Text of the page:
Overwatch, the youngest esport in its weight class, is about to have a hefty new prize pool for the taking. Today, the competitive gaming platform FACEIT announced the Overwatch Open, a tournament with a prize pool of $300,000 greenbacks for the team that comes out on top. Anyone can sign up, even scrubs like you (probably) and me (definitely), though your chances are better with a team. Qualifiers begin tomorrow, with playoffs coming on August 26th.
Probably best known for running the open qualifiers for The International, Faceit has been a fixture of the eSports community since 2012. If not exactly beloved, they are prolific, having plied their trade for games like CS:GO, League of Legends and DOTA 2. Their partner in presenting the Overwatch Open is ELEAGUE, the Turner Broadcasting System’s attempt to elbow into the world of eSports. In a bizarre cultural collision, the grand finals of the Overwatch Open will be broadcast live on TBS, a network primarily distinguished by its relentless onslaught of Full House reruns.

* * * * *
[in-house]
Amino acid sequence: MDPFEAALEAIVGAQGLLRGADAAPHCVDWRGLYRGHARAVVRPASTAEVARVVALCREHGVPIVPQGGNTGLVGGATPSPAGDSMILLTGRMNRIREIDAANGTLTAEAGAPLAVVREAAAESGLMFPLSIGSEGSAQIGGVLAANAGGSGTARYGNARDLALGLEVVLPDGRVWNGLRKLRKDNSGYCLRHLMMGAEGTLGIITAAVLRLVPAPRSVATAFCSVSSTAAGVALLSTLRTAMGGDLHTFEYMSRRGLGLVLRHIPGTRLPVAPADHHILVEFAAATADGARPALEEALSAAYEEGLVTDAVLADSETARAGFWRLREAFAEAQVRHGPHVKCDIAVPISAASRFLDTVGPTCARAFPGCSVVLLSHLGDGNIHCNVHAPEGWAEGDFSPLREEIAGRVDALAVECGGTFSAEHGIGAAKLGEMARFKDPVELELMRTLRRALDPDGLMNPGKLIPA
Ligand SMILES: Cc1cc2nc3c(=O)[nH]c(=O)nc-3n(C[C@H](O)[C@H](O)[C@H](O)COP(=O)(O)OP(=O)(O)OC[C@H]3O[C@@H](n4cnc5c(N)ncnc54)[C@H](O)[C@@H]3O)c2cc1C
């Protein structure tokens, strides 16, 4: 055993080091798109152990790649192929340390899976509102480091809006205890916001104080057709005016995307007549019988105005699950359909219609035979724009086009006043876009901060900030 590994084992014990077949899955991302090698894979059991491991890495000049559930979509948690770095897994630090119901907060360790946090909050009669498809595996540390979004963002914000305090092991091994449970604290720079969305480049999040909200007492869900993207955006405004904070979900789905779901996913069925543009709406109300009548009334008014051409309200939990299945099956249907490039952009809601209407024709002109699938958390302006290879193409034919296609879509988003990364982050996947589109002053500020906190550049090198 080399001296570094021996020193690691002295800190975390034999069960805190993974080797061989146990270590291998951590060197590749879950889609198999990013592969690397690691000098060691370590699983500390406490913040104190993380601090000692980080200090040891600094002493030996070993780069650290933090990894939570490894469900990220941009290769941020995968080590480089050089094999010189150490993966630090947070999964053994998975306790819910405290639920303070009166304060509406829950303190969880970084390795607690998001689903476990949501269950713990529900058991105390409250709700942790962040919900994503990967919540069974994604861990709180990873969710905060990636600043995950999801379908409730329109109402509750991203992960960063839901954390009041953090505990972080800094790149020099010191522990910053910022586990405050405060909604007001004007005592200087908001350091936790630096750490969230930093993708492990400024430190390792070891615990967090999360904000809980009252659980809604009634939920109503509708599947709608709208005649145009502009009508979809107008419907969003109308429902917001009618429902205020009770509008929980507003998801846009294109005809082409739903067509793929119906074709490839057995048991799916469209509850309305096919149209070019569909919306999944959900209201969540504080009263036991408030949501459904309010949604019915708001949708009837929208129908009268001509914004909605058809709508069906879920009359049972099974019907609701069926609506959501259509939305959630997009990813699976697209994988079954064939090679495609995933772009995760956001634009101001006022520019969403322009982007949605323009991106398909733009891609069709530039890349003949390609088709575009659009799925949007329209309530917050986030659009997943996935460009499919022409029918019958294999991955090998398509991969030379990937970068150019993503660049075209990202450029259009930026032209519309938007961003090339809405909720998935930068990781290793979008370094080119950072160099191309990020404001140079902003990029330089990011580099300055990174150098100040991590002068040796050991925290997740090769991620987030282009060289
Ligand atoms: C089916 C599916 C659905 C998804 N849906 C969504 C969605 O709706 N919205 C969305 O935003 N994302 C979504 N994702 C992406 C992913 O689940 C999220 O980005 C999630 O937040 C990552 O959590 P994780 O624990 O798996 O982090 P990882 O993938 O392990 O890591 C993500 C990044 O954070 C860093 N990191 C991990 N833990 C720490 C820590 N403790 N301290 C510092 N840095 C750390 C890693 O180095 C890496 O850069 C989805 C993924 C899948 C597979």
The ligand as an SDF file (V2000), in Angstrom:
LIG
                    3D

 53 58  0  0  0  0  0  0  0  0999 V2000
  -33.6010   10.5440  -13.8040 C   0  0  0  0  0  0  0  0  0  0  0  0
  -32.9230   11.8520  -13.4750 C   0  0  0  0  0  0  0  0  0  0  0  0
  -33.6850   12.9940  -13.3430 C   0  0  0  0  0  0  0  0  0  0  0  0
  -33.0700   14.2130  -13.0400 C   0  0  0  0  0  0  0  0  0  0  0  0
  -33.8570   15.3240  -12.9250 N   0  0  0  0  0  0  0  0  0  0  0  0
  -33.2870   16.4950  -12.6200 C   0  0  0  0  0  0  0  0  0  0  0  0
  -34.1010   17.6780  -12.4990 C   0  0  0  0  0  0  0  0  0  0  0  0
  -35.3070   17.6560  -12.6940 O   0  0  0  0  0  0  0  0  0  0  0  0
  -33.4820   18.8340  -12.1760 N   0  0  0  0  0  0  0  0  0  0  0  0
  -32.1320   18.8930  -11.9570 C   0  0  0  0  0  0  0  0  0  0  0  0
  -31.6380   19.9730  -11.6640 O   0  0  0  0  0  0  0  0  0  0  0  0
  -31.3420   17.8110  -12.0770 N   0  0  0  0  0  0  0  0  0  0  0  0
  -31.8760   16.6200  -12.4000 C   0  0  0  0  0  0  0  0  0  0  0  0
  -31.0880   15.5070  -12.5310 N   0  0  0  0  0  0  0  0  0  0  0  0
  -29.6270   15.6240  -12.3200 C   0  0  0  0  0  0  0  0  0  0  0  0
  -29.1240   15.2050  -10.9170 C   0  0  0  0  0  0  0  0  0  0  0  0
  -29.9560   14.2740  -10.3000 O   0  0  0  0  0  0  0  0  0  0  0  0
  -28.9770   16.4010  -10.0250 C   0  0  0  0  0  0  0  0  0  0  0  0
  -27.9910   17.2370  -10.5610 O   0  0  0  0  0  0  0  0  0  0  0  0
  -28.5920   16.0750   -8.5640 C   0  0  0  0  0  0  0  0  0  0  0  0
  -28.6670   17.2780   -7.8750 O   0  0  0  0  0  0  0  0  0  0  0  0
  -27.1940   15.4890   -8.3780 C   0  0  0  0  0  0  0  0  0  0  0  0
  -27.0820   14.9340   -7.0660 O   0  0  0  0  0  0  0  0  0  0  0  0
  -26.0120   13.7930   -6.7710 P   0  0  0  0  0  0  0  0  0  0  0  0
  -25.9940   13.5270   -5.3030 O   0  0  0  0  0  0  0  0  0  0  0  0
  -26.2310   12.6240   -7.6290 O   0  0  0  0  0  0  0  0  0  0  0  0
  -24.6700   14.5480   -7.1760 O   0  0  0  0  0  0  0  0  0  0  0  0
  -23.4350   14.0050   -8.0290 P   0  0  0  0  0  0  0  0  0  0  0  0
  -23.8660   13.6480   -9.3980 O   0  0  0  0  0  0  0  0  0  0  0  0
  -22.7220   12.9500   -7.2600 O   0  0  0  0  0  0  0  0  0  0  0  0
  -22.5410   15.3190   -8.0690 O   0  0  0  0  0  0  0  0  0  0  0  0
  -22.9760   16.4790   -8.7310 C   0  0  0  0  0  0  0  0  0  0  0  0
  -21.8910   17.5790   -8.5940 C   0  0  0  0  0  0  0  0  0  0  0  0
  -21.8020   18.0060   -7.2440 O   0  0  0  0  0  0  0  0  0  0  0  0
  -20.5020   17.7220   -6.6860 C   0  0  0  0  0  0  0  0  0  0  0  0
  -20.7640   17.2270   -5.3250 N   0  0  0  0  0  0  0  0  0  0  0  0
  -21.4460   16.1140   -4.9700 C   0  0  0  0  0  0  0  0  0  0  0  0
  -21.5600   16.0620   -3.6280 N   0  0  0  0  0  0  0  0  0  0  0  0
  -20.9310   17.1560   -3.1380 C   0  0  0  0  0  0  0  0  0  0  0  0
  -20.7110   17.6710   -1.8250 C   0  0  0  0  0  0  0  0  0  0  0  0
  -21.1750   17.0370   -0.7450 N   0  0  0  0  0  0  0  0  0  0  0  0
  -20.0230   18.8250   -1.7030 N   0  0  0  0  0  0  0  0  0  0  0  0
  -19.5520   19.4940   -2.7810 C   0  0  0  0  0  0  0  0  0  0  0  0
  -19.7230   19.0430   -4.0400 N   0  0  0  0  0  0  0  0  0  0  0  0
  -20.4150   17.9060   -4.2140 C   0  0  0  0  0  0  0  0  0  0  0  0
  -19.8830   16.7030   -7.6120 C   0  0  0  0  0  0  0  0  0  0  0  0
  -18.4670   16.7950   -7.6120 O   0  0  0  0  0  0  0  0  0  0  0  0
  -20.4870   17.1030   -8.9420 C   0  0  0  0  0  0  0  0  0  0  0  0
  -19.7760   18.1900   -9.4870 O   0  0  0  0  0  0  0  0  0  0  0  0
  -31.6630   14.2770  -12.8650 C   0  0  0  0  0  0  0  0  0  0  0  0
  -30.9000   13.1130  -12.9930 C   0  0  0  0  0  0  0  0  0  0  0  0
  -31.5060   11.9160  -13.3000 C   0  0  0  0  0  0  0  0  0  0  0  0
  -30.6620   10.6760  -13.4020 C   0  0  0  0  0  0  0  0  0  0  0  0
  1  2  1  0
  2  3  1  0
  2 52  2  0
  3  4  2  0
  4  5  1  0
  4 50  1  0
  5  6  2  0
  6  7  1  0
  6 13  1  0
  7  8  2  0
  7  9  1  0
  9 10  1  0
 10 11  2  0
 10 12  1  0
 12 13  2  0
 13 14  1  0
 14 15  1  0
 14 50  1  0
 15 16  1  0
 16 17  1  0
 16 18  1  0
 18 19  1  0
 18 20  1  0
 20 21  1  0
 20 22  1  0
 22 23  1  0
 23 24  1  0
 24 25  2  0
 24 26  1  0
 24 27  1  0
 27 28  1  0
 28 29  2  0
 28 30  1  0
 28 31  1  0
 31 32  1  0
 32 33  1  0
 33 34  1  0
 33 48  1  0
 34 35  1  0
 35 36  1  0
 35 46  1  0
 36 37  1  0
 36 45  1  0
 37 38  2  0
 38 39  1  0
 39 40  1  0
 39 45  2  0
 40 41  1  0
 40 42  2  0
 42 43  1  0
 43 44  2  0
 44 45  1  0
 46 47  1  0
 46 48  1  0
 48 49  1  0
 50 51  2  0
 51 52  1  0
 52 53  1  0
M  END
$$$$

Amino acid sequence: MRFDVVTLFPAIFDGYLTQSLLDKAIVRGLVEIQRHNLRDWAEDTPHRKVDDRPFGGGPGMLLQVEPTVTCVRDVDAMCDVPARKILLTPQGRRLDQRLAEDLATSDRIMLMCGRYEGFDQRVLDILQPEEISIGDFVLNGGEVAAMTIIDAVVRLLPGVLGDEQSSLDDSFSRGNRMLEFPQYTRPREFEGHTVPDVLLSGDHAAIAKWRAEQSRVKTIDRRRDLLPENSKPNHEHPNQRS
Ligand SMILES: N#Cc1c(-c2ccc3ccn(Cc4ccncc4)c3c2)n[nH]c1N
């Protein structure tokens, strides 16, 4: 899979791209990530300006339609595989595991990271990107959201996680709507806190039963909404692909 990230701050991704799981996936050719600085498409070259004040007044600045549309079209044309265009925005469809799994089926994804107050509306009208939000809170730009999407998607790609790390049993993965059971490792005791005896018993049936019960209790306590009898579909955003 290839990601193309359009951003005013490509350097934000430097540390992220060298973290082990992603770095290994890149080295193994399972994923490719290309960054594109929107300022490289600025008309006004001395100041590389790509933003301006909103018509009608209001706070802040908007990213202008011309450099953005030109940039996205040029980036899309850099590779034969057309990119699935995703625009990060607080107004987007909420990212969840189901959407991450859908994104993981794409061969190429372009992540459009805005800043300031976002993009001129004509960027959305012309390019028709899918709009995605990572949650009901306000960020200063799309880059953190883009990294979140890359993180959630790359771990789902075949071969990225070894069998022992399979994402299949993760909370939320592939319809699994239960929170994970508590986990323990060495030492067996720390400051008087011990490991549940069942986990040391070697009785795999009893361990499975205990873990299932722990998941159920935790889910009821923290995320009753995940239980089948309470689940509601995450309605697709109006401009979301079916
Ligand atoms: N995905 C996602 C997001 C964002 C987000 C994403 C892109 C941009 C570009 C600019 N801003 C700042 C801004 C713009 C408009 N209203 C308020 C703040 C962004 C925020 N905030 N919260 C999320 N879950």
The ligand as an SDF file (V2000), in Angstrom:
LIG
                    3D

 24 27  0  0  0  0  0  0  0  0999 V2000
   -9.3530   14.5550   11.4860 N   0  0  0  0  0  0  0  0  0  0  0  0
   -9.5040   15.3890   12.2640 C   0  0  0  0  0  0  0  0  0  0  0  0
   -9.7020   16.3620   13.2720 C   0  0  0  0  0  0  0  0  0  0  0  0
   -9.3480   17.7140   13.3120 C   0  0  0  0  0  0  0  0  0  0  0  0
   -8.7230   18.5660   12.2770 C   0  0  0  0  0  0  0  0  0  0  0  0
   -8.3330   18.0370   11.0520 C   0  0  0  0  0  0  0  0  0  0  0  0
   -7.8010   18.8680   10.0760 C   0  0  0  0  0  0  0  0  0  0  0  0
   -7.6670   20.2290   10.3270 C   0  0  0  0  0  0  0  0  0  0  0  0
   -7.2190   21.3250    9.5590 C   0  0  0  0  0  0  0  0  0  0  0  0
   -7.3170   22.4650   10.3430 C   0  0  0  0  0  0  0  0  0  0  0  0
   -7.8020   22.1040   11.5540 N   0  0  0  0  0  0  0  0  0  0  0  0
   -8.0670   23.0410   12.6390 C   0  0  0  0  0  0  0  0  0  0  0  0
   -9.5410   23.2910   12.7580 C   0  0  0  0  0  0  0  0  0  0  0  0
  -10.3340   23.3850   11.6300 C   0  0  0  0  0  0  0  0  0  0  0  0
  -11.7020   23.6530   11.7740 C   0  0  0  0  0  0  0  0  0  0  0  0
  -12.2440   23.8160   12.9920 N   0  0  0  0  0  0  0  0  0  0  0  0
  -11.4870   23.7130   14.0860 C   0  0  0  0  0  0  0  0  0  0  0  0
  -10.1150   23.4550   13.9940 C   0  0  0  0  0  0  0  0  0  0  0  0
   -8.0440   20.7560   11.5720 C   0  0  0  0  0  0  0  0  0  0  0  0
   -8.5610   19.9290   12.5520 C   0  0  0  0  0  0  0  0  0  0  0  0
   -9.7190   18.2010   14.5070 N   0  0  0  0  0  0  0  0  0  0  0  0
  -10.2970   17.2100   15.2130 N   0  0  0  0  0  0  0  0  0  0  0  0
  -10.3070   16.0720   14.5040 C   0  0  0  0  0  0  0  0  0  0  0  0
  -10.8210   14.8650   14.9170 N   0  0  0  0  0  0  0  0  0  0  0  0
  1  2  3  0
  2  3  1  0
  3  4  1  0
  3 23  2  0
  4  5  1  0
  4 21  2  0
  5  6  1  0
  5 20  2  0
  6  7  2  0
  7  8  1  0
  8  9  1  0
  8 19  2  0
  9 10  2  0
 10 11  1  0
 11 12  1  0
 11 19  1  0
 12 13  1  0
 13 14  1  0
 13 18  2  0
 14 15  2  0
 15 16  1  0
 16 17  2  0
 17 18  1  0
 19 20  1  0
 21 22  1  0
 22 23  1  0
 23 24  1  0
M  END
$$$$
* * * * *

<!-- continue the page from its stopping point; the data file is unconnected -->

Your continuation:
Unlike the accidental esportification of digital card game Hearthstone, which Blizzard put together as an extremely polished experiment, Overwatch was always intended for professional play. Among the select few chosen to participate in the game’s closed beta, in addition to journalists and casual Twitch streamers, were Fnatic’s Morte and uNFixed, former Battlefield 4 professionals. Many months before the game’s official release, small tournaments were held between burgeoning Overwatch talent. You could almost sense Blizzard’s presence here, probing for that unpredictable alchemy of high skill ceiling and visually parsable action that creates both a competitive scene and its fanbase.
Now, that concern must seem like helicopter parenting. Today, only two months after its release, Overwatch enjoys weekly tournaments. The prize pool belonging to ESL’s Atlantic Showdown, another open tournament for which qualifiers will be finishing next week, sits at 100,000. With the Overwatch Open, the game already has eclipsed Blizzard’s last great competitive hope, Starcraft 2, whose global finals last year offered a total of 250,000.
At the time of writing, only three teams are registered. Of those, the only professional team is EnVyUs, though more recognizable names are sure to follow. The game is still young; the meta shifts every day, and upsets are far from impossible. One thing is for sure: at the rate we’re going, the Overwatch Open won’t be able to boast about being the largest Overwatch competition for very long.